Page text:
Politicians can’t shake the myth of small business

Posted on September 21, 2015 in Debates

TheGlobeandMail.com – Globe Debate
Sep. 19, 2015.   Jeffrey Simpson

Politicians love small businesses. Small is beautiful come election time. Across Canada, campaigning political leaders visit small businesses for photo ops and announcements of yet more inducements.

In the last federal budget, the Stephen Harper Conservatives announced a further two-percentage-point drop in the small-business tax rate to 9 per cent. The fall would occur over four years. It would cost the government $2.7-billion and apply to nearly 700,000 small-business owners.

Not to be outdone, the New Democratic Party has promised that, if elected, it would drop the rate to 9 per cent but over two years. Over and over again, NDP Leader Thomas Mulcair declares that since 80 per cent of new jobs come from small businesses, they deserve a tax cut. They are the job-creators, he insists. Big business, by contrast, would face a tax increase of two percentage points to 17 per cent from an NDP government.

Big corporations have always had a bad reputation among many New Democrats for being greedy, capitalist, polluting, union-crushing, multinational etc. Small businesses, however, have become the apple of the NDP eye. By handing more benefits to them, it refutes the charge that the party is “anti-business.”

Politics apart, is it true that small businesses are the engine of job creation? The evidence is decidedly mixed, and certainly not as definitive as political defenders assert.

In 2013, Industry Canada published a study that said 98 per cent of Canadian firms were “small” and had created 77 per cent of private sector jobs from 2002 to 2012.

Sounds great, except that it’s rather easy to self-incorporate or set up a company that employs a couple of people. Many of these small companies with only a few employees come and go. In a given year, X number of jobs are created by small business, but Y disappear.

Not many companies get large in a country that needs more firms to grow to serve an increasingly global market. Small companies export less, do less research, innovate less than big ones, although clearly exceptions exist. Similarly, some small firms depend on the supply chains of larger companies. If larger companies falter – the ones on which the NDP proposes to raise taxes – some small businesses will suffer.

In 2012, Statistics Canada tried to test the thesis that small business drives job creation. It concluded that the age of the company and circumstances specific to an industry were more important than size.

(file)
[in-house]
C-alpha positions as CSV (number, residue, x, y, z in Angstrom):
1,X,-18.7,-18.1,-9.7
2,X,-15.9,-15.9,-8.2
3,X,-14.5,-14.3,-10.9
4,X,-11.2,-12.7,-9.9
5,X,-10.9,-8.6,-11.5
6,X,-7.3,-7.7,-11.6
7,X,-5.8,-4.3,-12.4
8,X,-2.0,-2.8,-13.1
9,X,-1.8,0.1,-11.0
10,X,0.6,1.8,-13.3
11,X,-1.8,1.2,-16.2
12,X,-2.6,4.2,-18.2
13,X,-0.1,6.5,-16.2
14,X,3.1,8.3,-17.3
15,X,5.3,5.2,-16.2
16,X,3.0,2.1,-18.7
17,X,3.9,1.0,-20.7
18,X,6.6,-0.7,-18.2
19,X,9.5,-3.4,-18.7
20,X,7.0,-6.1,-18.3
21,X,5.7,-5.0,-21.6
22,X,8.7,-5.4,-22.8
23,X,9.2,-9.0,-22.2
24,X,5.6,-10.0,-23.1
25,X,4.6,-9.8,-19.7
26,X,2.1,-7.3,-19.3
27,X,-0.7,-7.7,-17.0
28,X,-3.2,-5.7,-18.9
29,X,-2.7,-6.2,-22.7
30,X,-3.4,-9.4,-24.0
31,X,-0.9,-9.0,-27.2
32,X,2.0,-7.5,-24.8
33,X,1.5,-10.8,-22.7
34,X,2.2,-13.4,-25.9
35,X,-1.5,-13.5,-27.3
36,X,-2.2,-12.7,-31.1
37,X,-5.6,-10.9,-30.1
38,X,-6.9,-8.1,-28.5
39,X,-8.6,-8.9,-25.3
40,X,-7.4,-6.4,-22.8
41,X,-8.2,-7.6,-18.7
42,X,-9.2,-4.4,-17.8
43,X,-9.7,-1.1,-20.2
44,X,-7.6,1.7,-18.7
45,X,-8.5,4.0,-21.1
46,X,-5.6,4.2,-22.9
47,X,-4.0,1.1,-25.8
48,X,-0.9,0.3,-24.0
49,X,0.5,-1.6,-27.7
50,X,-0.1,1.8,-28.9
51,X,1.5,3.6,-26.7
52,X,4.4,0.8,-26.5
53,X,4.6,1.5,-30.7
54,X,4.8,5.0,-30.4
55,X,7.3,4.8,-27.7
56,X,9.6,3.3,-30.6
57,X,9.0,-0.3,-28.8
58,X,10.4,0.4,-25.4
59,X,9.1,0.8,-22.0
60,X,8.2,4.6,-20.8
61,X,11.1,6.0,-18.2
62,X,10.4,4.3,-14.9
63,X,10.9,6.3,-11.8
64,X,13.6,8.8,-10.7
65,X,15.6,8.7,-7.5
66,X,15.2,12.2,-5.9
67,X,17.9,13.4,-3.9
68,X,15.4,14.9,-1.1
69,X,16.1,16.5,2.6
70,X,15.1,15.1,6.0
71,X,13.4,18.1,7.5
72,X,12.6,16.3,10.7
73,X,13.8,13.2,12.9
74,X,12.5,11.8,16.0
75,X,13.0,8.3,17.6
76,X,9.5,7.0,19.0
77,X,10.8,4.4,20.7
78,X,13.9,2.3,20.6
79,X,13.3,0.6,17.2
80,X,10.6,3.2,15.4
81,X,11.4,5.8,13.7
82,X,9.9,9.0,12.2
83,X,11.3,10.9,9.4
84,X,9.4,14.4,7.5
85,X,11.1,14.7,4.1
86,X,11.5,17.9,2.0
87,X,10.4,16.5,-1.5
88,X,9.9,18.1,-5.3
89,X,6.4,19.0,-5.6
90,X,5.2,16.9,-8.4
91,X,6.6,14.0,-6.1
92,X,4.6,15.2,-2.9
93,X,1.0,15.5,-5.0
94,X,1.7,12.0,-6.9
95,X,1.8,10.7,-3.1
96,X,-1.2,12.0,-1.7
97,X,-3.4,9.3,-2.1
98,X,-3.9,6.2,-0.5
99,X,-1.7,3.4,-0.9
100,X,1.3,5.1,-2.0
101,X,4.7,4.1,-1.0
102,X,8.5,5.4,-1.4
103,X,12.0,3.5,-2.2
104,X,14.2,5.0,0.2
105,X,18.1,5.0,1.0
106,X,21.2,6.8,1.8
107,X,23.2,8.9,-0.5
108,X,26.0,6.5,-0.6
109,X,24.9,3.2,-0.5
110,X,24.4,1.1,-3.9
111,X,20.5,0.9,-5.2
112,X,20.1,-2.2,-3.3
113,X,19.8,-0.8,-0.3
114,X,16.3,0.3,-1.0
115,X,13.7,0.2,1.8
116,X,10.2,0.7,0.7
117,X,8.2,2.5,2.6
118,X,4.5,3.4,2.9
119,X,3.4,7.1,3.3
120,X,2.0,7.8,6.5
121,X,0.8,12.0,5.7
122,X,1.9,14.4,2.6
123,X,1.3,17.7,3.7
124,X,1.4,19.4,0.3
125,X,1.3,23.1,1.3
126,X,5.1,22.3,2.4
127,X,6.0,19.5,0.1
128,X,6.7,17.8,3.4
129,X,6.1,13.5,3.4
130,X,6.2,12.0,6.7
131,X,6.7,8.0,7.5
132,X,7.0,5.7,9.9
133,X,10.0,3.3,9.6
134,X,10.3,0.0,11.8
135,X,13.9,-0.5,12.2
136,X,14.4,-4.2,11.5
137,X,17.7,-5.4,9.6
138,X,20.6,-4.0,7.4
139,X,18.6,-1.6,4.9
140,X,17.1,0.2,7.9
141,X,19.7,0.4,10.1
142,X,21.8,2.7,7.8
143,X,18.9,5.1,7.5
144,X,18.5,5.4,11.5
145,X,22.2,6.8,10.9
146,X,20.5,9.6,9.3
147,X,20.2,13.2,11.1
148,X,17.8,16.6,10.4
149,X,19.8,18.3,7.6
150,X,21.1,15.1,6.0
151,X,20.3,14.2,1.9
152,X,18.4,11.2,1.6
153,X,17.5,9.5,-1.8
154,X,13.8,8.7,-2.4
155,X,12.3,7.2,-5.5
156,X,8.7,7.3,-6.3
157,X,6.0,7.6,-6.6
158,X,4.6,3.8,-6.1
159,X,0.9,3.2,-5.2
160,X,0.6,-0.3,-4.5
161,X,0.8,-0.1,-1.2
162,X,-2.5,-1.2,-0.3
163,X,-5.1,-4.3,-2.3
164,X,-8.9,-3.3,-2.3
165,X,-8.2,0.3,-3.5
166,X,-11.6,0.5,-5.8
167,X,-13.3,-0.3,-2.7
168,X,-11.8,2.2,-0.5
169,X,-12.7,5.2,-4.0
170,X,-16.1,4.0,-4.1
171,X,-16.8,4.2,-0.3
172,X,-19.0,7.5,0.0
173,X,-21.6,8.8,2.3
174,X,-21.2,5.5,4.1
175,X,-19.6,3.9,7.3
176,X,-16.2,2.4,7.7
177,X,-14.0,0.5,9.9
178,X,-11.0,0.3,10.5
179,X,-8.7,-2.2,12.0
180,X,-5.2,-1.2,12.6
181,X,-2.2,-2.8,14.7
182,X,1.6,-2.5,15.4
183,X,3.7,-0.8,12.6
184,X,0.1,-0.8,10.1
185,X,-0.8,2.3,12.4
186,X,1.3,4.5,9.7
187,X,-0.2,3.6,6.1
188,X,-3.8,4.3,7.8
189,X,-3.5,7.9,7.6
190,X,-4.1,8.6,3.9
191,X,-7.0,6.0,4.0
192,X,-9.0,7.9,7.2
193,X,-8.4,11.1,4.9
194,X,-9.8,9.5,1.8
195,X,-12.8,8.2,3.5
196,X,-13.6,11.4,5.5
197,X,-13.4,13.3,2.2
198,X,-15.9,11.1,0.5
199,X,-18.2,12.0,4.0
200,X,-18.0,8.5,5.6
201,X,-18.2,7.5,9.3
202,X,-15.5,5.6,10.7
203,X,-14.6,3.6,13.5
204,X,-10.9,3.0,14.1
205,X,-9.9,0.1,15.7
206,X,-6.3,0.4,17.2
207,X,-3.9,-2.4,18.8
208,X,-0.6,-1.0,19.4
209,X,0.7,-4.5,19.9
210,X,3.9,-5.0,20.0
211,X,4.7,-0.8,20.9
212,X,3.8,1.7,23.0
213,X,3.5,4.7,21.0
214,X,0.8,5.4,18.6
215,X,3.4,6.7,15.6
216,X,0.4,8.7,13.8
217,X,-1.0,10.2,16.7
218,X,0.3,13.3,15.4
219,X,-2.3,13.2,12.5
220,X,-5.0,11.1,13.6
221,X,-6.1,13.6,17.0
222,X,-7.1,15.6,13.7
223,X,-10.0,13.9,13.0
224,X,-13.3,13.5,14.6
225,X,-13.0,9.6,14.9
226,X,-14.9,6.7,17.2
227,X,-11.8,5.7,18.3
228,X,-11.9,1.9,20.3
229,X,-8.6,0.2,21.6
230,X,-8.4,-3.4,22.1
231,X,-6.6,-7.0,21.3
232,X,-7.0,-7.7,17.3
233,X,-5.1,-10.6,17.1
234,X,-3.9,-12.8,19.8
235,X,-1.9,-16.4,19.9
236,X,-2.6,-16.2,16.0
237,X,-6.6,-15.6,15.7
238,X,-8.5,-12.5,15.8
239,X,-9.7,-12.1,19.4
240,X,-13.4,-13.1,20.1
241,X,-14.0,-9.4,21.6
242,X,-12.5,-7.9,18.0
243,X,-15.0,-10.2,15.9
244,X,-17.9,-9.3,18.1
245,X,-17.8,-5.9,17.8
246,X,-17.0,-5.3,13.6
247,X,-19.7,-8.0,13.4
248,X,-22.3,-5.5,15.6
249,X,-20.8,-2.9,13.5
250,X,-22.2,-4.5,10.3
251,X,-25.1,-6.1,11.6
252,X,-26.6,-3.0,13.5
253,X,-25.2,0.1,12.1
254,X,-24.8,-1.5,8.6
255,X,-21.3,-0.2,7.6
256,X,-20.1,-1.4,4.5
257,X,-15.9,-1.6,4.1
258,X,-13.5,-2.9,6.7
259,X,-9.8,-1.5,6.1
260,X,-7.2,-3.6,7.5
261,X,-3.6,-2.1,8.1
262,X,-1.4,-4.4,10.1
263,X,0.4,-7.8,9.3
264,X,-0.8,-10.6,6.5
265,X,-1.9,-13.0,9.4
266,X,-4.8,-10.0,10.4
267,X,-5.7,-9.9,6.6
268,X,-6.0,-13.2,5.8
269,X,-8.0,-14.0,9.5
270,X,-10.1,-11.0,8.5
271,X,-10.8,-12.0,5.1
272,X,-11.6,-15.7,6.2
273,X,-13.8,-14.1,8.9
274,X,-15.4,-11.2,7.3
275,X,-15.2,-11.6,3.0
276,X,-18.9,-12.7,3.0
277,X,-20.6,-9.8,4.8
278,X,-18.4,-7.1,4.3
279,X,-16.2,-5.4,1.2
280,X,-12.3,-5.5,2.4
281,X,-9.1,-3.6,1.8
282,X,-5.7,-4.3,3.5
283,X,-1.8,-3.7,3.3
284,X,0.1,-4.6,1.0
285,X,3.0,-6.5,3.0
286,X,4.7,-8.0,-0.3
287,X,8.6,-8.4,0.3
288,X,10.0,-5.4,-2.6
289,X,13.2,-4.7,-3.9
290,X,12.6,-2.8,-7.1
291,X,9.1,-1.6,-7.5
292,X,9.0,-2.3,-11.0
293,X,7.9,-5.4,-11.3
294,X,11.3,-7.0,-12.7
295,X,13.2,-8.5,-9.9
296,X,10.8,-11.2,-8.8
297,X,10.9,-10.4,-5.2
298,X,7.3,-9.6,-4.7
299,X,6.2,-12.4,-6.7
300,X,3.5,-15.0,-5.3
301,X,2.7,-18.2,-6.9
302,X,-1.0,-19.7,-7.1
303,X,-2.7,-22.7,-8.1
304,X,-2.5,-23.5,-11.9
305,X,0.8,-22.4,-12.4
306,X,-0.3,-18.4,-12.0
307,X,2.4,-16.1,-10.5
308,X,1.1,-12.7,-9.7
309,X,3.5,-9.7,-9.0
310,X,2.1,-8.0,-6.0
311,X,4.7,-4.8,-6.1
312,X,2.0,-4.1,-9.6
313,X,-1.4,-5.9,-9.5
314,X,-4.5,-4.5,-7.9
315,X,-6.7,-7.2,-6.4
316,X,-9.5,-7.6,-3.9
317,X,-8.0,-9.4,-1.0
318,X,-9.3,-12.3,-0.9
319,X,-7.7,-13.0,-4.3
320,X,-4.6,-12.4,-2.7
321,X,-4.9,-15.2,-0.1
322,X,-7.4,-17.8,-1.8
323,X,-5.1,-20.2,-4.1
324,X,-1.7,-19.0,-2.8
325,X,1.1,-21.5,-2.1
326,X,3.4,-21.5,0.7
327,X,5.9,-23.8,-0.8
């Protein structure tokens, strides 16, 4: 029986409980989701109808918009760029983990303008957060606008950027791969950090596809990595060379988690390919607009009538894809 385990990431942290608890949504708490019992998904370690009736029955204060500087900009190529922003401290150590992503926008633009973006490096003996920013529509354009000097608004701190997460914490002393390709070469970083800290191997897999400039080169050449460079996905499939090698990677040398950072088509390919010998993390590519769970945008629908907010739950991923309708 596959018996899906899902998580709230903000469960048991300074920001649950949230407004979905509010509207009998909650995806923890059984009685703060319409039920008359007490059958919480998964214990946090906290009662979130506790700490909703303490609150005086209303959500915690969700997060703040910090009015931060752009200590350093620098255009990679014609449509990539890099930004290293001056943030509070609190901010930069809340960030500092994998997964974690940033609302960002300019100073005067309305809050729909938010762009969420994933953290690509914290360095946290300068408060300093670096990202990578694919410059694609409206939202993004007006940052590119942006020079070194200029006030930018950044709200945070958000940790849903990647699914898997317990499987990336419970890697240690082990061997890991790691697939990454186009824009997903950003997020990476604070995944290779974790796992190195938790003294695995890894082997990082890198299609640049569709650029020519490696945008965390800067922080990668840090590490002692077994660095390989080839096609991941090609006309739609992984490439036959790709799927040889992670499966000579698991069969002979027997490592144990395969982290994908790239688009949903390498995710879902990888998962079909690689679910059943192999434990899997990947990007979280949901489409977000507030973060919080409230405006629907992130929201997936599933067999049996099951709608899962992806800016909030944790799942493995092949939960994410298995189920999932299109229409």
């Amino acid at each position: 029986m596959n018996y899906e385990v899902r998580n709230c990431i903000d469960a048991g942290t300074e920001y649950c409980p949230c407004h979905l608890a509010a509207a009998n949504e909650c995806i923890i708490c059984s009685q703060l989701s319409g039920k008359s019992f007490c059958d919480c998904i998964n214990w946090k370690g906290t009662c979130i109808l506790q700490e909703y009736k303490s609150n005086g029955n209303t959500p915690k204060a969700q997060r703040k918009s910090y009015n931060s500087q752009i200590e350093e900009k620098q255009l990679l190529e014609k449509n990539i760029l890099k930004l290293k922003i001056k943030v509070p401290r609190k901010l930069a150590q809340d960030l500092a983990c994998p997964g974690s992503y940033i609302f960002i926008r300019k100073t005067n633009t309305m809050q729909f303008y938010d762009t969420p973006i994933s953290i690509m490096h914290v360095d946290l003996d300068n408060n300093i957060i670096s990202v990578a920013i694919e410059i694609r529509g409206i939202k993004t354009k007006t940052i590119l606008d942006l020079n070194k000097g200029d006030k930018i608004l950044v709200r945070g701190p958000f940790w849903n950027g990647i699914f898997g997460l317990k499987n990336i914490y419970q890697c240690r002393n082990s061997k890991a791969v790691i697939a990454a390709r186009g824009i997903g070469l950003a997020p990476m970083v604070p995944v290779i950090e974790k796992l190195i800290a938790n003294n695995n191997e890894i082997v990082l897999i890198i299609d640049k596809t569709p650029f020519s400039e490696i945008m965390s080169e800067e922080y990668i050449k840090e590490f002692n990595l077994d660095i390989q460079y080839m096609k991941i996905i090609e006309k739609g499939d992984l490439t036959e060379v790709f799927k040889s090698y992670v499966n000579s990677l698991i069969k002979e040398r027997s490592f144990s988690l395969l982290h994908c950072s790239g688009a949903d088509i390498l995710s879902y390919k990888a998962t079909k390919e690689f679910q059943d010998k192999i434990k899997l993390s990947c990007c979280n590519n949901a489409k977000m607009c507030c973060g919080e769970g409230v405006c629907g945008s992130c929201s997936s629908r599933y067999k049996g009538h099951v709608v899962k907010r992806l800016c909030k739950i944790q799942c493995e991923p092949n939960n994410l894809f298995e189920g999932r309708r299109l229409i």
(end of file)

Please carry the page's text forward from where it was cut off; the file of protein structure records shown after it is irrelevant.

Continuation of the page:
Said Statscan: “The size of a firm per se is not a contributing factor to employment growth. … It is really age that is the key distinguishing factor behind slow- and fast-growing firms.”

Unadulterated advocates of the theory that small business creates most of the jobs might pause to consider this from Statistics Canada: “Above a 20-employee threshold, little relationship is evident between firm size and employment growth.”

Or this, “There is little in the way of a relationship between job growth and the size of the firm, especially after age is considered.”

Lobby groups for small business have obviously successfully persuaded politicians, as in this campaign, to take positions that defy evidence, or at least that evidence would call into question. It just sounds so comforting to believe, evidence notwithstanding, that mom and pop stores and small manufacturers and individual entrepreneurs (most of whom are Canadian) are the heart and soul of job creation.

That they are certainly important, even vital, does not, however, justify assertions made for their contribution or the lower and declining tax regime under which they operate. The lower the “small-business rate,” the greater the incentive for individuals to incorporate their activities to take advantage of lower rates, which is completely at variance with the job-creation thesis of those who defend low small-business rates.

In tax and economic policy, there is no justification for rates being different for “small” and “large” companies. In an increasingly global world, where Canada needs more international “champions” in industry, the difference makes little sense. This is precisely the point made in a study just released by Canadian tax expert Jack Mintz who called for the same rate for all businesses, regardless of size.

In Britain, where such a difference existed, a 2010 review recommended its elimination. This suggestion was implemented by Prime Minister David Cameron’s Conservative government last April. All companies now pay at a 20-per-cent rate.

Judging by the Canadian campaign, our politicians haven’t got the British message and keep repeating assertions that are questionable at best, false at worst but music to certain voters’ ears.

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